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Oodles of Noodles

Discovering Mainland Chinese fare


By Gene Gonzalez

One day, I made the wrong turn on Ayala Extension and ended on Yakal Street. I was fascinated to see that within a short 200 meter stretch were five Mainland Chinese restaurants that have opened. I did check out the very first ones but it was obvious that their portions and servings were pointed to groups of at least four for sharing. So I transferred to the next eatery that looked quite appealing with their traditional Chinese wood cutouts that gave a coromandel effect to the restaurant called Noodle Factory.

  • Stir fried chicken with chili

  • CHINESE STYLE : Shanxi noodle

  • Burger and cold noodle set

  • Peking noodle with soybean paste

  • Snow beer

    By looking at the menu, it seems that that the cooking is of Central China and showed some familiar items offered in small working class eateries. On both occasions of my visits the recommended specialty was beef and cow organs served in a stone pot on your table top. This of course did not deter us from ordering other items seeing that the bosses and their chef looked like mainland Chinese which reinforced our notions of authenticity. One of the very first two things I had ordered was a chopped chili chicken dish which is very common fare. This dish arrived freshly stir fried with its aroma wafting of cumin, chili paste, and most important of all, Szechuan pepper corns which gives this dish its authentic flavor and the umbing, electric buzz sensation on the palate that seems to be a characteristic legacy of Yunnan and Szechuan styles. The chef instead of using the rather smoky, dried grassy notes of dried red pepper used the local sliced green finger chili but quite excusable since this is quite expensive as an ingredient. The little cubes of chicken were extremely flavorful and one order eventually was not enough for two as the heaty buzz caused by the spices on the palate was addictive and just added up on every tidbit tasted. Next came what was listed on the menu as cod with preserved vegetables. A soupy dish which did not turn out to be cod and was a tad too salty for our tastes (serves me right for ordering this dish in a menu that lists a great majority of meat dishes as the proprietors and chef would be more inland people). Anyway, the kitchen did make up for this dish with their noodle dishes. One of their preferred noodles is the wide rice noodle known to local Chinese as hofan. We ordered two variants, the Peking Noodle and the Shanxi noodle. The Shanxi noodle is typical of a light working class lunch bowl withsprouts, chili paste, scallions, and infused flavored oil. The wide rice noodles have good texture and have the silky and al dente bite. We preferred the Peking noodle with a richer flavor as a little ground pork and very umami soybean paste are the base of this dish sometimes known as Chachang mien (though this uses the wide hofan…) The complexity of the flavors of both noodles are never revealed until the third or fourth mouthful where the flavors add up on one’s palate. Another dish typical of this cumulative flavor buildup is the burger and cold noodle set. English muffin like Baiji bread that is not too leavened and baked white with a filling of pulled pork trotters (had this in Beijing from another regional place serving donkey meat sandwiches) is paired with cold noodles with garlic chives and infused chili oil.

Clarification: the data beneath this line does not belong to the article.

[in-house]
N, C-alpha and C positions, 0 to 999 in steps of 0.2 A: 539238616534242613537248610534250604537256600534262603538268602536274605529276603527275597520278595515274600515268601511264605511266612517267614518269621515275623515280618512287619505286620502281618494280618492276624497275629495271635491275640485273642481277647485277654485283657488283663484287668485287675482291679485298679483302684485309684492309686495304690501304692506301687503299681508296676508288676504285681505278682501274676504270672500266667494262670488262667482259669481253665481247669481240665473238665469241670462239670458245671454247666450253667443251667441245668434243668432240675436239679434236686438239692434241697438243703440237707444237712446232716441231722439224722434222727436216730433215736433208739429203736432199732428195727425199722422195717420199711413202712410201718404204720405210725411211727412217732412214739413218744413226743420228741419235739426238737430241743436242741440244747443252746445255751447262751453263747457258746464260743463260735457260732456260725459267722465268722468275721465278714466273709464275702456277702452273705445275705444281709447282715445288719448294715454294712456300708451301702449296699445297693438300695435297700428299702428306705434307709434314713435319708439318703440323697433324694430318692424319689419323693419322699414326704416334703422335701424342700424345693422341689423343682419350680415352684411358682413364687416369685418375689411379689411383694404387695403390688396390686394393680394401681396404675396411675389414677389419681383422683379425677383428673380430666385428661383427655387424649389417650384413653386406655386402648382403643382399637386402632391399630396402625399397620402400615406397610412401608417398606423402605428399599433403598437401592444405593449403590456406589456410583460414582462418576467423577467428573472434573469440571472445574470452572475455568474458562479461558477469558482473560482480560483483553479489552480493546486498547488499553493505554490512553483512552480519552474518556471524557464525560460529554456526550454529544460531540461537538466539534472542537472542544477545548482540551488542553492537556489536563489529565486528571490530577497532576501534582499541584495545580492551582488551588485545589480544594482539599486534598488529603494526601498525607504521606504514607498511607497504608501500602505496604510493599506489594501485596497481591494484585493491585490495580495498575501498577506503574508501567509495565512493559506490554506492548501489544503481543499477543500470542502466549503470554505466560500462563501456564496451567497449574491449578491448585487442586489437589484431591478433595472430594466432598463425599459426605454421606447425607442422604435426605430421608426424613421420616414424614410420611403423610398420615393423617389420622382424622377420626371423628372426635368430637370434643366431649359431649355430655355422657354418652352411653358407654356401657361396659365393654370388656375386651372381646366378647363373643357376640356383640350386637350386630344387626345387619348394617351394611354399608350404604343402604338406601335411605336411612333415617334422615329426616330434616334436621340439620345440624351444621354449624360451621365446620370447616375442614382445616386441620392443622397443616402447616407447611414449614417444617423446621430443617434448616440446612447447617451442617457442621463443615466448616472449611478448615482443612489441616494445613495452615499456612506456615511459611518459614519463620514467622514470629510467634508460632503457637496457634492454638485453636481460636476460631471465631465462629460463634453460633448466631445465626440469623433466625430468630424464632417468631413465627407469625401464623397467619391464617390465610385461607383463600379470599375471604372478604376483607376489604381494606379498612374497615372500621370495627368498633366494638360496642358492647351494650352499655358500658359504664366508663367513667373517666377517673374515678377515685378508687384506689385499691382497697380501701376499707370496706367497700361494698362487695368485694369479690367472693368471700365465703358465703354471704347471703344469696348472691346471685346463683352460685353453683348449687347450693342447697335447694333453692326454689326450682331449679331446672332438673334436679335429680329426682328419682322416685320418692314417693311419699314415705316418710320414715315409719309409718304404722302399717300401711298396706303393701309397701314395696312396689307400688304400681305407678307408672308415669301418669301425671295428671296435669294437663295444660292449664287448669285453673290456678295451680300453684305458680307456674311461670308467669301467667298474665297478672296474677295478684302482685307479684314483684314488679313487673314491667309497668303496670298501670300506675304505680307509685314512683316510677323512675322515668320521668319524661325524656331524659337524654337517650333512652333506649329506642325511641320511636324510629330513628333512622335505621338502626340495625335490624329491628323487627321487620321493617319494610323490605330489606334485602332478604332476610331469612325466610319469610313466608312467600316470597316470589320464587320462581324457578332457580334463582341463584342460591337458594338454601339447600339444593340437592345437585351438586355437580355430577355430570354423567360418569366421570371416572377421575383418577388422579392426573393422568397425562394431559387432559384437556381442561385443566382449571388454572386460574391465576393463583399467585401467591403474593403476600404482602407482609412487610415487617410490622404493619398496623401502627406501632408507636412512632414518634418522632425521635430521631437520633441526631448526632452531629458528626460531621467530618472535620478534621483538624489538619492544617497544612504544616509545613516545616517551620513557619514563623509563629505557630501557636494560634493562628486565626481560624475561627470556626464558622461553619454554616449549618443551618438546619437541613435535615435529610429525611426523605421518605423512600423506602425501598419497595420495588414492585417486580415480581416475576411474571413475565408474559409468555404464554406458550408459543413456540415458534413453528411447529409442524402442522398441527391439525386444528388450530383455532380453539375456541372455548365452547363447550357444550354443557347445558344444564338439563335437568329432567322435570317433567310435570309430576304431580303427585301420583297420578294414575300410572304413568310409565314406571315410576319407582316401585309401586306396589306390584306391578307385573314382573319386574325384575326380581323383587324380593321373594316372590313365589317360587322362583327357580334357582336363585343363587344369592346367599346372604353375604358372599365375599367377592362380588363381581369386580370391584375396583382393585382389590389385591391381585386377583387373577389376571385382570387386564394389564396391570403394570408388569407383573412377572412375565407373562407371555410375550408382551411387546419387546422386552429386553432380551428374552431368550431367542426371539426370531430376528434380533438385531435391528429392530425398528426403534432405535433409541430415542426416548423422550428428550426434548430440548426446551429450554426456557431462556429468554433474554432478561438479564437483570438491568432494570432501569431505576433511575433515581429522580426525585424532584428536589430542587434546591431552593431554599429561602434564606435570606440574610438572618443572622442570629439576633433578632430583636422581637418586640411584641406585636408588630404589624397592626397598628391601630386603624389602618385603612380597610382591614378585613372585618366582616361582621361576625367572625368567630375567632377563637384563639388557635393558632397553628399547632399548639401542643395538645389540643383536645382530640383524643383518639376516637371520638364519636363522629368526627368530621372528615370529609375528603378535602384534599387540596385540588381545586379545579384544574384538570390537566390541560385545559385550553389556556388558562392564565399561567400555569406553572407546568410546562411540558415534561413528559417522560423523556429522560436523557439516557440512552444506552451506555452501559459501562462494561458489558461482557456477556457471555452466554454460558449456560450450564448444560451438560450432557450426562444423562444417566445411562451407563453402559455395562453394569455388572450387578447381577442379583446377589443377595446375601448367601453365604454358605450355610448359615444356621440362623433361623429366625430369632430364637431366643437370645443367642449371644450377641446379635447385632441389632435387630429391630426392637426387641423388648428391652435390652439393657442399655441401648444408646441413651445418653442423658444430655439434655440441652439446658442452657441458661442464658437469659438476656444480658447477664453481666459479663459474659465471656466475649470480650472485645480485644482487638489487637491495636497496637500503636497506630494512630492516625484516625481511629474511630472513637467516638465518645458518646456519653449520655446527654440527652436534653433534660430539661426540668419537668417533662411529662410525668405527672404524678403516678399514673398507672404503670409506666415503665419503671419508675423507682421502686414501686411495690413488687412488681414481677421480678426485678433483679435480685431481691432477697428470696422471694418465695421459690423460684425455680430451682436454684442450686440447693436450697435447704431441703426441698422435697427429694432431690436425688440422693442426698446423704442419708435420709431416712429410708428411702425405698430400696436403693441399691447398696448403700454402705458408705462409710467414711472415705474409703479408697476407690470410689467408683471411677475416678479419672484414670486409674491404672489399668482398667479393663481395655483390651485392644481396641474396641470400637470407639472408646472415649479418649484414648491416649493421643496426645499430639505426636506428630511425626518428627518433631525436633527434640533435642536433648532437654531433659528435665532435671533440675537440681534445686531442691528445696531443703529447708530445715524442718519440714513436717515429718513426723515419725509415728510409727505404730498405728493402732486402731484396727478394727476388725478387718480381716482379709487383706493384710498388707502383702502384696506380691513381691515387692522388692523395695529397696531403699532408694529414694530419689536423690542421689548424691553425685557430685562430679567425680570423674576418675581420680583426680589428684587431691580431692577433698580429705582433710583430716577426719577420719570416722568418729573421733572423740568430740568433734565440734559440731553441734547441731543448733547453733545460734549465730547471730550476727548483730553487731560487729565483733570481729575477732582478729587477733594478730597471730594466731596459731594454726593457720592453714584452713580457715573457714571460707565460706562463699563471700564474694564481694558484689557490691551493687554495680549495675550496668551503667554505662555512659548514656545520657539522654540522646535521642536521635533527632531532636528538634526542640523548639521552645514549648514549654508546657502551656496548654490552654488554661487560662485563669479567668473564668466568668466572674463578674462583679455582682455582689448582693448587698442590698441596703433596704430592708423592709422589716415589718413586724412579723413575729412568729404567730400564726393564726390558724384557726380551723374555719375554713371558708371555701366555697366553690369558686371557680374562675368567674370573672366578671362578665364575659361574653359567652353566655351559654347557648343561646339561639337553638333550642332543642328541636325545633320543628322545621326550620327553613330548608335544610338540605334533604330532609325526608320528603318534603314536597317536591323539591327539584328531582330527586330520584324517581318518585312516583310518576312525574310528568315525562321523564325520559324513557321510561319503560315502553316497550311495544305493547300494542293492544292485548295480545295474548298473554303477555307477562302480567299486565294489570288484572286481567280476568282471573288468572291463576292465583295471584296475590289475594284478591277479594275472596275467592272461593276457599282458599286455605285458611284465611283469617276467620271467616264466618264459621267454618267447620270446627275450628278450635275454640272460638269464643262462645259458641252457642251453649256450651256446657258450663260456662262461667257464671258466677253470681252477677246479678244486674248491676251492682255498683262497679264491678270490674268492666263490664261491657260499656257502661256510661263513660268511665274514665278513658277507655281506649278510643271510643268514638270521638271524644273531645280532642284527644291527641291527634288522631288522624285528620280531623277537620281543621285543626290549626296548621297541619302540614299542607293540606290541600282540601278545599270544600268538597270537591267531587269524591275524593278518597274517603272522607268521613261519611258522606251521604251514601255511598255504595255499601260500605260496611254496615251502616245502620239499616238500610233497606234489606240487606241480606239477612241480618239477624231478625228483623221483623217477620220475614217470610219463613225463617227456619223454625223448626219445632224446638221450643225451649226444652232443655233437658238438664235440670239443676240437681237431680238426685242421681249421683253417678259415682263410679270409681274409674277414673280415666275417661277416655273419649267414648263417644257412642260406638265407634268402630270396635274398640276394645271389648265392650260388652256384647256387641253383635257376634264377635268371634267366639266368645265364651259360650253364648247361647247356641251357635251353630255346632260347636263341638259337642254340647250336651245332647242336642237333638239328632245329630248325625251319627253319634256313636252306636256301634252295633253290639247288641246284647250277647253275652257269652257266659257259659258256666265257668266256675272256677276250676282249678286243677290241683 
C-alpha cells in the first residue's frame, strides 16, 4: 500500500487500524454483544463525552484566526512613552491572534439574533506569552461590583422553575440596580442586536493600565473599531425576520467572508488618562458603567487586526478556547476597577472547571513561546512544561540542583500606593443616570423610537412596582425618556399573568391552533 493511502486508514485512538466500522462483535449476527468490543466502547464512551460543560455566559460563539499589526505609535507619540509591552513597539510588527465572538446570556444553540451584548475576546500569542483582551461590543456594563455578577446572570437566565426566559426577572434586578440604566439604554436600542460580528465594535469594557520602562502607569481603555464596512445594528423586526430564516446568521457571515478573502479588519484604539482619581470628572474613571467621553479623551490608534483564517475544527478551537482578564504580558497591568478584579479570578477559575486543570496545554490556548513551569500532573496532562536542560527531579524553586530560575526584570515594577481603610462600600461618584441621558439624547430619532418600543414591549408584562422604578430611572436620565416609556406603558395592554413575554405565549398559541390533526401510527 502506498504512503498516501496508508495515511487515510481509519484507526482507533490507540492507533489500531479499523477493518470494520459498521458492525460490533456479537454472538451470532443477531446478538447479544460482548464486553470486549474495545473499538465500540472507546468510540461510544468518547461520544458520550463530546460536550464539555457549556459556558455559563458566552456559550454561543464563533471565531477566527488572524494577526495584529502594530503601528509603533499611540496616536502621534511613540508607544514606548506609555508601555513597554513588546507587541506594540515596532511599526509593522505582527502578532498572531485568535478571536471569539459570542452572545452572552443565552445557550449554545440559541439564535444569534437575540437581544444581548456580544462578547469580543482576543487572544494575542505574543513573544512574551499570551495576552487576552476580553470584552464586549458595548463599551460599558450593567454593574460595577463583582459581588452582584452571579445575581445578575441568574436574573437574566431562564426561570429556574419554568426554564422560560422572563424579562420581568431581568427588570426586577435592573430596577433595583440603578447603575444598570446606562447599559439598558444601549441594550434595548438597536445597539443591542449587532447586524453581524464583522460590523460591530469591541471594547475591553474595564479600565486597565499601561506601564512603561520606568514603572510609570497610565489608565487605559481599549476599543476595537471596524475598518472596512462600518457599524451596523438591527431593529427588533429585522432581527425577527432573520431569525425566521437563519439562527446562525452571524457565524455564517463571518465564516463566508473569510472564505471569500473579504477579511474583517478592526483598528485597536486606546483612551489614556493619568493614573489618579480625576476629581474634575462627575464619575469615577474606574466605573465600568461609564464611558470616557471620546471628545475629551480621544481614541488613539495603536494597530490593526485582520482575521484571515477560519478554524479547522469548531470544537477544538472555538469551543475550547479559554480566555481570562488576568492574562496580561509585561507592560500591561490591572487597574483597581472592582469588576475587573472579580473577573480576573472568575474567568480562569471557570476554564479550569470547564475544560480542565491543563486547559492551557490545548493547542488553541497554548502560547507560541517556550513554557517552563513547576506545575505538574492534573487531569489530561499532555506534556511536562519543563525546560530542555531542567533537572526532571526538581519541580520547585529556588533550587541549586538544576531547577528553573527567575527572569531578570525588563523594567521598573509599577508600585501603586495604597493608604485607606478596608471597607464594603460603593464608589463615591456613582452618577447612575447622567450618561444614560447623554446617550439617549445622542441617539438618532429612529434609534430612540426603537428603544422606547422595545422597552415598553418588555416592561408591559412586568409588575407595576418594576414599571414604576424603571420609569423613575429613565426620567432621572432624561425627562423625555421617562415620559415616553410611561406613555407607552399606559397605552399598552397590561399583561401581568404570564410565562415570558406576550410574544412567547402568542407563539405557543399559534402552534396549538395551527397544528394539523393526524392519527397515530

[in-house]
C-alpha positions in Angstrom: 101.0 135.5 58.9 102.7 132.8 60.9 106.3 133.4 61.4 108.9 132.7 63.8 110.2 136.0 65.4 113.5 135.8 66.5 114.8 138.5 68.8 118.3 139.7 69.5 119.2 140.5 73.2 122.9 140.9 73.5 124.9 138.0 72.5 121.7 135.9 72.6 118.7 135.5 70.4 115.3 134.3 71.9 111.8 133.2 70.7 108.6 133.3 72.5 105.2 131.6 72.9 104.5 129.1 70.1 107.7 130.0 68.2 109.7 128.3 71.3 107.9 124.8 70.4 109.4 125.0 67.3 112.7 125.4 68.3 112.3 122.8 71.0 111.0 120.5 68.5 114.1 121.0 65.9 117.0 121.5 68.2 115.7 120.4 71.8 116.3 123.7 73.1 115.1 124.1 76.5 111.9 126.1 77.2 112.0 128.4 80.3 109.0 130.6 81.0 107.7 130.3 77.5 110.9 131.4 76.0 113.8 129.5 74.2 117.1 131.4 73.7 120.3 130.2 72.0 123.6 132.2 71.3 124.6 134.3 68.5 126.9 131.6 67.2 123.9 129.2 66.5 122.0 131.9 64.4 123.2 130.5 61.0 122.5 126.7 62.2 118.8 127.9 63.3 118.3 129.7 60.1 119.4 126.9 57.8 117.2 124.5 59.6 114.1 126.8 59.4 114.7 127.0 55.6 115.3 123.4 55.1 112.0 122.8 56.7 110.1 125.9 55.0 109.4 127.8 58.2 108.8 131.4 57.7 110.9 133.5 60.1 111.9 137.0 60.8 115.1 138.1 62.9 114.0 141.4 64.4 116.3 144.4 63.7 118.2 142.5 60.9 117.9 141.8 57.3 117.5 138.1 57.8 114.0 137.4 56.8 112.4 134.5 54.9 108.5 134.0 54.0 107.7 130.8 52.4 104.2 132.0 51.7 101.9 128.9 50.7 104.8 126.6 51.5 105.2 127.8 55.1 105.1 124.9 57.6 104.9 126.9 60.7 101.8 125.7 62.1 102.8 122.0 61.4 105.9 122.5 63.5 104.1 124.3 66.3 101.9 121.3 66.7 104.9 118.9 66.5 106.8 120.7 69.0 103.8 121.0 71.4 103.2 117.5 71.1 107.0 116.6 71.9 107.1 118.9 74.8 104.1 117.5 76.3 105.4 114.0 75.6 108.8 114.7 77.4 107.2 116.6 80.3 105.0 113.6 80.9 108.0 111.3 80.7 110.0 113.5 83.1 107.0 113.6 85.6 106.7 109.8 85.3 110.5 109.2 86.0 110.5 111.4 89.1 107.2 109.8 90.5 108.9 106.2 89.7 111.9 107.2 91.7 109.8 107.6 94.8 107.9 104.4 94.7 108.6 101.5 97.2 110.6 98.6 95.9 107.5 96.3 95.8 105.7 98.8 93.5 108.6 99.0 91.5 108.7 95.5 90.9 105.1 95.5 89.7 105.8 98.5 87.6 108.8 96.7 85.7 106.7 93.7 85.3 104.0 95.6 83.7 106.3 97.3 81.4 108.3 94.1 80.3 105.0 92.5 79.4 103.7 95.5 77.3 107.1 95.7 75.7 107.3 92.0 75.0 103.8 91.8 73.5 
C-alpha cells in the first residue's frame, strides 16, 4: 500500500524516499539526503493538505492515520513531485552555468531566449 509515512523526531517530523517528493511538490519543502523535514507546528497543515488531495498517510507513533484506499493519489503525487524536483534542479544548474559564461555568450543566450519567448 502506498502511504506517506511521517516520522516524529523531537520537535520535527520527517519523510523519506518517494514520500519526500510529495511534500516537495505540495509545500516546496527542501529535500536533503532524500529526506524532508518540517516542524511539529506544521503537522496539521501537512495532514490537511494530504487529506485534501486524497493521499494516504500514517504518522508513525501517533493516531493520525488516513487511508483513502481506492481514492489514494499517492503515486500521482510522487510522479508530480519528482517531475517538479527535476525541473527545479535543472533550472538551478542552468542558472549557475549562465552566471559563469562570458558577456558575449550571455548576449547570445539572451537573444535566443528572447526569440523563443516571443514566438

After this filling meal, we met one of owners, Mr. Zhang who could speak in impeccable formal English and 23 promised to come back to try other menu items they offer. On our return a couple of days later, we were cared for by an enthusiastic waitress who recommended the three-in-one noodles. The three-in-one basically combines the Peking topping of ground meat with soybean paste, the Shanxi infused oil with sprouts, and the third of which is quickly cooked scrambled egg with mixed vegetables, crunchy wood ear fungus, and tomato. This I would say would be the best of the lot as there is more complexity in the flavors as compared to the three noodle dishes we had on a previous visit. Of course, I could not resist ordering the fried diced chicken with chili and soy but this time had it with a Snow beer that I would see in China but never had because first choice would be what is local and familiar with the preferences of people in a Chinese city. This was impressively clean tasting with floral and fruity notes and a good finish. Definitely this place comes close to authentic flavors and is open till two a.m. for a late meal or snack.


    You can email me at chefgene88@yahoo.com or follow my Instagram/@chefgenegonzalez

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